The Demon's Surrender (The Demon's Lexicon #3)
But then... The second book of the trilogy, The Demon's Covenant, was so-so and I still held out hope for a great finish since many awesome trilogies suffer fro...more
There is one thing about this story I really liked and haven't seen in much YA fiction. It was the way characters understood how people's perceptions of them affected how they acted and thought of themselves. It's been in the other two books, but in Sin's POV, it was more clear because she's such an observant girl, and I really liked that.
I had six main p...more
- I never cared who was going to lead the Goblin Market, so that whole plotline seemed like a distraction for me throughout.
- I'm not sure I like the book being in Sin's POV. On one hand, Sarah Rees Brennan demonstrates her great ability to create characters, because I like Sin a LOT more at the end than I did going into the book. Yet, even with th...more
I hate to say it, butThe Demon's Surrenderis my least favorite of all Sarah Rees Brennan's work. Brennan first blew me away withThe Demon's Lexicon,a novel with such...more
Then Mae Crawford showed up and usurped Sin's rightful place, forcing Sin to fight desperately for her place as the Market's heir.
Good thing Sin is used to fighting for what she wa...more
*hyperventilates* I WAAAAANT!
Okay... I've been reviewing now for a little less than a year, and what I discovered may not shock you, but there are quite a few prejudices against certain authors out there. I'm not necessarily talking about prejudices against the author's books because of their opinions (OSC, for example, or Brandon Sanderson), but more about the genre they write in... or didn't wr...more
If someone would ask me which my favorite book series is, I would have a really tough time choosing between The Mortal Instruments and The Demon’s Lexicon. But after much thoughtful consideration I would choose the later. The love between the brothers is so unique and special it immediately captivated my heart. And while I enjoyed Sin’s POV (at least most of the time), I still think it wasn’t the best idea to center the third and final book on a previously secondary character.
When I fo...more
Overall, I enjoyed the trilogy and am glad I read it. I wish I would hav...more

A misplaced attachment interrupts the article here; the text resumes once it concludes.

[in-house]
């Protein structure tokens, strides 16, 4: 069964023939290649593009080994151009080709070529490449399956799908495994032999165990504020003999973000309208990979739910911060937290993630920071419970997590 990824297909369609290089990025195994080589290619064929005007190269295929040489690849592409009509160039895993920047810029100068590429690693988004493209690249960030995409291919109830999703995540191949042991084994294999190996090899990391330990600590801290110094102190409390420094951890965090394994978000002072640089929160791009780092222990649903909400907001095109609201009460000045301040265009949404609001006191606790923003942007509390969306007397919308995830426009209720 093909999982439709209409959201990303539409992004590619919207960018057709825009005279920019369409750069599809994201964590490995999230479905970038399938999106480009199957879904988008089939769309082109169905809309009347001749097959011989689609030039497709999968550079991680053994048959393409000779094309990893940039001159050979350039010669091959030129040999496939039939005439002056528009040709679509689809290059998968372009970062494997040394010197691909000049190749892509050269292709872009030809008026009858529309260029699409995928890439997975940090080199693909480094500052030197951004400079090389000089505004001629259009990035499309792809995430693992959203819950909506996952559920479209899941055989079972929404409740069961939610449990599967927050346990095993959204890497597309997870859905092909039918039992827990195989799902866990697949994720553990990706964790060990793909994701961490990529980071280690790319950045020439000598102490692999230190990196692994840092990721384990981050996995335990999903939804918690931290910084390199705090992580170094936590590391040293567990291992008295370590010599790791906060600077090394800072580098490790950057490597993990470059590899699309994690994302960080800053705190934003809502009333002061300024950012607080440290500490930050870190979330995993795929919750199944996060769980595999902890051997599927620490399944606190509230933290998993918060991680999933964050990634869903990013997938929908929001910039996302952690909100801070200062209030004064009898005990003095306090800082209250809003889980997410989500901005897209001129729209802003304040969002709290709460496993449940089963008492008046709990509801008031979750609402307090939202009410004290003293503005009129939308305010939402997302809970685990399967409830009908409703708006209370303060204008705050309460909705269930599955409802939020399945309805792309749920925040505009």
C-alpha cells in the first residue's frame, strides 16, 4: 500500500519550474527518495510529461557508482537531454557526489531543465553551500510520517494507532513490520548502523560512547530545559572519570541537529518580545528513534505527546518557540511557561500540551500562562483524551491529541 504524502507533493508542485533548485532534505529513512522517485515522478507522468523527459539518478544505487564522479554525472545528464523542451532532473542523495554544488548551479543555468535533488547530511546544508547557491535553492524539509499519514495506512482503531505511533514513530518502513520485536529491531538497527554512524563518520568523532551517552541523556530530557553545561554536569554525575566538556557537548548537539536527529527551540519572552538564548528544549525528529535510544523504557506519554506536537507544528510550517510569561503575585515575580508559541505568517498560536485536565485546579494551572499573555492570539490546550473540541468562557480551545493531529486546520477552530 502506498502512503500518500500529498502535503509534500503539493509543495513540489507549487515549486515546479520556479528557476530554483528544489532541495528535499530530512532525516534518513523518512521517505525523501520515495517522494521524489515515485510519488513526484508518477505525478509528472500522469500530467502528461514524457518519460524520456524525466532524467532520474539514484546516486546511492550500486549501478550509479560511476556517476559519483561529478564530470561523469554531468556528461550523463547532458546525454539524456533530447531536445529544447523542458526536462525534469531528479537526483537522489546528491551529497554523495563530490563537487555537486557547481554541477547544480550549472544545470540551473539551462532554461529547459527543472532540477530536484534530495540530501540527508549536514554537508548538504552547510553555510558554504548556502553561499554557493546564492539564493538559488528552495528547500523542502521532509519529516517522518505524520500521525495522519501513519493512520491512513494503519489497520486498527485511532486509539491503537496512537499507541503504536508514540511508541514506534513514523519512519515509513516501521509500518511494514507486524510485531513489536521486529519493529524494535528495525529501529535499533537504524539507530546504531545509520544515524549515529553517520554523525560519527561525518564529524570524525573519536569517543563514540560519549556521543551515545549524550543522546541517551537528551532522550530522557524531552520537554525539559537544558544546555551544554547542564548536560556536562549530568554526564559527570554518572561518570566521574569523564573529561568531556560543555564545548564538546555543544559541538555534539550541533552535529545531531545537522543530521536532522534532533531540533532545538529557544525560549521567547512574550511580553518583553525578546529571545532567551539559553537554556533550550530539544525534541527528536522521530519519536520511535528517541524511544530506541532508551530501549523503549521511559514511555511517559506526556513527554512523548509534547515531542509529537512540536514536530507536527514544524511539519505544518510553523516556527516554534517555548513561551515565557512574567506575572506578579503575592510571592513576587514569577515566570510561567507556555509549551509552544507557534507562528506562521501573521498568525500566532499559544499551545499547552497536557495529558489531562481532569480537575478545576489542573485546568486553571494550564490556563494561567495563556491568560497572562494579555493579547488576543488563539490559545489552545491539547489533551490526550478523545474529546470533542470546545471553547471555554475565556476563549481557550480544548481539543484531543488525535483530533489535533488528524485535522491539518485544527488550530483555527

The Demon’s Surrender is my favorite book in the Demon’s Lexicon trilogy. It’s fast-paced, beautifully written, funny, and just an overall amazing book. I loved the characters, the plot, the romance, the action, the humor, and I just adored this book.
This book is told from Sin’s point of view. Sin is a girl who lives in the market and is a dancer (a very good one!) and the market is absolutely her favorite pl...more
also the fact that sin is so obviously a COC just kind...more
A wonderful, wonderful conclusion to a trilogy that has just kept surprising me. There is depth here, and a sense of coming full circle, and yet another narrator to give us a kee...more
The third and final story in the Demon's Lexicon trilogy is from the point of view of Cynthia "Sin" Davies, a dancer at the Goblin Market who is cautiously allied with Nick, Alan, and Mae to stop the magicians, while also competing with Mae for leadership of the Market. While she also has to take care of her younger brother and sister and deal with financial worries, the others have problems of their own—Mae with her brother (Jamie, who sadly had a much smaller role for much of this book, althou...more
(view spoiler)[But I didn't agree with Mae getting leadership of the Market at the end. I was really hoping that Sin and Mae would share the role, since they both had different skills and...more
The ultimate reason why I wouldn't recommend this book is because it is a colonialist novel that doesn't engage in and critique the subject. As was left off in Covenant, Sin and Mae are competing for leadership of the Goblin Market. Sin, a character of color from a low socio-economic class, has been a part of the Goblin Market al...more
I think, though, my very favorite part of this story was this (minor spoiler): Two strong female heroines pitted as rivals who were both a)smart b)talented c)willing to cooperate with each other rather than back-stab and manipulate. I was really worried when this development happened that we'd have to endure a whole book of back-and-forth bitchery. I was delighted at how SRB handled it. These two ladies wanted the...more
I have to agree with other readers that Sin's POV did not work, especially for the crucial concluding book of the...more
Share This Book
Ms. Popplewell looked at him It obviously took her only one look to decide. "No."
"I'm traumatized too," Nick claimed, his voice completely flat.
"He's a delicate flower," Alan said under his breath.”